According to a still further aspect of the present invention, a method for venting a body cavity is provided. The method comprises the steps of setting the relative positioning between a first end of an exhaust line extending from a body cavity and the top surface of a fluid contained in a receptacle so that the first end is positioned a preselected distance beneath the surface and establishing one-way insufflation gas communication from the body cavity to the receptacle via the exhaust line. Insufflation gas thus flows from the body cavity to the first end of the exhaust line when the insufflation pressure exceeds a predetermined value. The relative positioning between the first end and the fluid surface can be selected by changing the fluid level in a receptacle or by moving the first end of the exhaust line. The method can further include the step of flowing insufflation gas from a gas source to the body cavity.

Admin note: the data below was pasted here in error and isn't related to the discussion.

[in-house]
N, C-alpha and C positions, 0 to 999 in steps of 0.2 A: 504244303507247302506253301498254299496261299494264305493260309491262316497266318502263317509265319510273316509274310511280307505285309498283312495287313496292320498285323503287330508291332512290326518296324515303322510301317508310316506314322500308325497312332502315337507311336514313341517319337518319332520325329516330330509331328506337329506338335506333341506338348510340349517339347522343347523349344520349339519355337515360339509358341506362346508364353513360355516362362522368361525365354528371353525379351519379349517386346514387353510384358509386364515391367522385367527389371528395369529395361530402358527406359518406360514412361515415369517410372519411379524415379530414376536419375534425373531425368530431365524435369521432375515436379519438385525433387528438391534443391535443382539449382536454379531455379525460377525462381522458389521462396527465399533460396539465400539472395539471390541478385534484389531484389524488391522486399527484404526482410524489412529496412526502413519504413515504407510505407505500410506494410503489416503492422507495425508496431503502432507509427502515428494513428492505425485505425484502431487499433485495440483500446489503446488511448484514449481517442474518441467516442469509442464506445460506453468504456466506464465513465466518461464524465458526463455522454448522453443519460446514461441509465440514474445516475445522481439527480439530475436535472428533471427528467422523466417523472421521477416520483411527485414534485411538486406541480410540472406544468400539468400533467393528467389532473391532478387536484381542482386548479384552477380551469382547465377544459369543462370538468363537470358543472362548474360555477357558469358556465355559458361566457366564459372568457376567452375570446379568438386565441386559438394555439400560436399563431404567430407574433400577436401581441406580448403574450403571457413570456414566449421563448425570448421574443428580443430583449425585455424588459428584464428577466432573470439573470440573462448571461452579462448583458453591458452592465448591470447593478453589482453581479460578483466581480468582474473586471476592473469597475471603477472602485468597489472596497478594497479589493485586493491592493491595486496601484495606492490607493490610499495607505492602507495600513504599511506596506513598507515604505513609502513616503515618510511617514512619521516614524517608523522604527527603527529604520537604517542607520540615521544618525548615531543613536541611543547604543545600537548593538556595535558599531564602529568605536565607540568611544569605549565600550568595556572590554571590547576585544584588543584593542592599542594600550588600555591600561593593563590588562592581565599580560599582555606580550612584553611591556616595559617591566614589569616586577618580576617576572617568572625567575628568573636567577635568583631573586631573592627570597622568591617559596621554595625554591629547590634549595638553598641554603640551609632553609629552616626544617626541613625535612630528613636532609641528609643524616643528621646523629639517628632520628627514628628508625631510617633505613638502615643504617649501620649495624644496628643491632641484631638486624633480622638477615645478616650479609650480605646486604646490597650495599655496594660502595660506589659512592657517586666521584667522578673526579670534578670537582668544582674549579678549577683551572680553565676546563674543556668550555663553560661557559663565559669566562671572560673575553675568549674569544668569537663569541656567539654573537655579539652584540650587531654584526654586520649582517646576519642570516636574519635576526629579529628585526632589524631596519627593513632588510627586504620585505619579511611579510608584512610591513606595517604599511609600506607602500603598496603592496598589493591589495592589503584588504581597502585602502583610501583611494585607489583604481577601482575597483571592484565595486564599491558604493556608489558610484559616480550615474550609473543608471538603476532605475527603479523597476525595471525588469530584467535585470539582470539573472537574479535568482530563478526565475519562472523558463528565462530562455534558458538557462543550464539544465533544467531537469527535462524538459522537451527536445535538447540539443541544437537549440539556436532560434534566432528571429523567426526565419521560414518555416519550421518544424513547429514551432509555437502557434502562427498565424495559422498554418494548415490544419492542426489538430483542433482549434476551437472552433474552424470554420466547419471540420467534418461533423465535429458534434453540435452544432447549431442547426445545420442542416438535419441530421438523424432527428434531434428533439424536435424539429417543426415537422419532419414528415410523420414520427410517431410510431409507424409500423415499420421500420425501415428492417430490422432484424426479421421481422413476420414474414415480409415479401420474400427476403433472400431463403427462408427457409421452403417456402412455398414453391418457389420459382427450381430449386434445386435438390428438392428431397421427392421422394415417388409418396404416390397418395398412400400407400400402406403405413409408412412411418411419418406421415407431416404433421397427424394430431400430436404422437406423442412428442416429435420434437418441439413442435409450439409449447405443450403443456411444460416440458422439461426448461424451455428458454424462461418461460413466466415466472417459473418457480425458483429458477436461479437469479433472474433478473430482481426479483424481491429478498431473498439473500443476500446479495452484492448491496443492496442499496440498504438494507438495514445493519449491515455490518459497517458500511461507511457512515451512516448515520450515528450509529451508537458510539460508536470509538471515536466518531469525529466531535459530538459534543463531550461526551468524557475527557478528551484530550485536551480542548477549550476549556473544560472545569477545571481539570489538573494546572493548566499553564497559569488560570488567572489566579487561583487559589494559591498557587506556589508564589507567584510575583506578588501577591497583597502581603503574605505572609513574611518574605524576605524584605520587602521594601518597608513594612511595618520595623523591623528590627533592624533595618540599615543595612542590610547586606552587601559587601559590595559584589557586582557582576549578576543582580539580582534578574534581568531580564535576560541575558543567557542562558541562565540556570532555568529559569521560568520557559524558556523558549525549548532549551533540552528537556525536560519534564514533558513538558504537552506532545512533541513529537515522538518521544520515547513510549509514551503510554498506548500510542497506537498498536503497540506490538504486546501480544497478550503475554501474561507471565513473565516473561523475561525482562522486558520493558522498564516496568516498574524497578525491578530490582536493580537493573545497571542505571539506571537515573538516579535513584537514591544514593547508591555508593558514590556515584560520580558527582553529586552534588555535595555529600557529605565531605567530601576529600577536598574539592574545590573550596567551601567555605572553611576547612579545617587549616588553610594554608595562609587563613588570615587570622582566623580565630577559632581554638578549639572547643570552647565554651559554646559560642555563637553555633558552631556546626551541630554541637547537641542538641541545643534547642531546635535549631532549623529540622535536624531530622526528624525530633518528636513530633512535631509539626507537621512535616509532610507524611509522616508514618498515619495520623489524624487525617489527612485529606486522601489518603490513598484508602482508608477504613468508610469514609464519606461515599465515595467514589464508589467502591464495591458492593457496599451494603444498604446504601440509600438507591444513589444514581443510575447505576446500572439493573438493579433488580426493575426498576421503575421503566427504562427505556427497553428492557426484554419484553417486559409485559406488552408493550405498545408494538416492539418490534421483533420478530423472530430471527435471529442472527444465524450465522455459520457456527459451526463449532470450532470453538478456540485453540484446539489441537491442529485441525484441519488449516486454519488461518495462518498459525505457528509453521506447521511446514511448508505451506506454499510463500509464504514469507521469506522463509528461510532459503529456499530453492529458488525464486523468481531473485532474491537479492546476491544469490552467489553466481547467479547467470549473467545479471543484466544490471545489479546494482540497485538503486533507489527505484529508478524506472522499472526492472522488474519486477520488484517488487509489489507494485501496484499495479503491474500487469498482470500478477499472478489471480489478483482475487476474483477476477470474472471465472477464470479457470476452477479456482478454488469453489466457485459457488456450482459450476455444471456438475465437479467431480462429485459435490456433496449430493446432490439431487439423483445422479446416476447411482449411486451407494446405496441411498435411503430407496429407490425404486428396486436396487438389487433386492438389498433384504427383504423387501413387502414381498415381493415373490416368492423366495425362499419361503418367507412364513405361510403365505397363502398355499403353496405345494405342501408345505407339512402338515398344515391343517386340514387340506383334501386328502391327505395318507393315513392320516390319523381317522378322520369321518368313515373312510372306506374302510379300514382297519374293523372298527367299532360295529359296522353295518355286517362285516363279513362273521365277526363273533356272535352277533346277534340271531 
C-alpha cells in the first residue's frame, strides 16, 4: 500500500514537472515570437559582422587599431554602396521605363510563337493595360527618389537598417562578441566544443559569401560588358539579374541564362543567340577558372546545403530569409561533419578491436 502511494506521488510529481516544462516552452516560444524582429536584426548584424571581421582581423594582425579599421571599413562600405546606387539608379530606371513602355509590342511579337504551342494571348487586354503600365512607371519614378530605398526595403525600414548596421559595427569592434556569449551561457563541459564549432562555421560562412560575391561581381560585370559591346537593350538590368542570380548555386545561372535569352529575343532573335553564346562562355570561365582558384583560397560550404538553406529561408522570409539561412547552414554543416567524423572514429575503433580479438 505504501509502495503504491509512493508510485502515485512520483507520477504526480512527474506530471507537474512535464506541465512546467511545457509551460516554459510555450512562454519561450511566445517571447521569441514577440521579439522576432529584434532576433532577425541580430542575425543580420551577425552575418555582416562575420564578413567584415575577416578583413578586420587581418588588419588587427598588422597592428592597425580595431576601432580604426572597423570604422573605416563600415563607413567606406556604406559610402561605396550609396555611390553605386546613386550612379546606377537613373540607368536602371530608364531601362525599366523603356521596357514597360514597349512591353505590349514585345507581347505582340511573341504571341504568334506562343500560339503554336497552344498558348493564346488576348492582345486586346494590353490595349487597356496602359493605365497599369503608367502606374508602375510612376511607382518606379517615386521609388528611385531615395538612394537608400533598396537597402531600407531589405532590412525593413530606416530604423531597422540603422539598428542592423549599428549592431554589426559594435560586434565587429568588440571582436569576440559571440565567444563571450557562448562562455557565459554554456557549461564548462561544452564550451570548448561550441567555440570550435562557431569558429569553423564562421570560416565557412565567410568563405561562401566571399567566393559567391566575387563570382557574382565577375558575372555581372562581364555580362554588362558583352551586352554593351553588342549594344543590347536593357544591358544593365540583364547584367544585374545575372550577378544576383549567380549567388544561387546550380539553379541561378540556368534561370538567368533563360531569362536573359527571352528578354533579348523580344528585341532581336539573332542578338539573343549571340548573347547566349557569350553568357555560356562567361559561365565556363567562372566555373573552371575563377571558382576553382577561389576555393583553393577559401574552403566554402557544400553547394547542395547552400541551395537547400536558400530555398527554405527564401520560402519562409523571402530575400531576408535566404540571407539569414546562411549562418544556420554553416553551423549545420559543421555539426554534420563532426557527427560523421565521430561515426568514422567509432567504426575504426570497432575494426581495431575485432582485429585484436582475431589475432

For a more complete understanding of the present invention and for further advantages thereof, reference is now made to the following detailed description taken in conjunction with the accompanying drawings, in which:
FIG. 1 is a front view of an insufflation system constructed in accordance with an embodiment of the present invention;
FIG. 2 is a front view of a receptacle which can be used in the system of FIG. 1; and
FIG. 3 is a front view of another receptacle constructed in accordance with the present invention.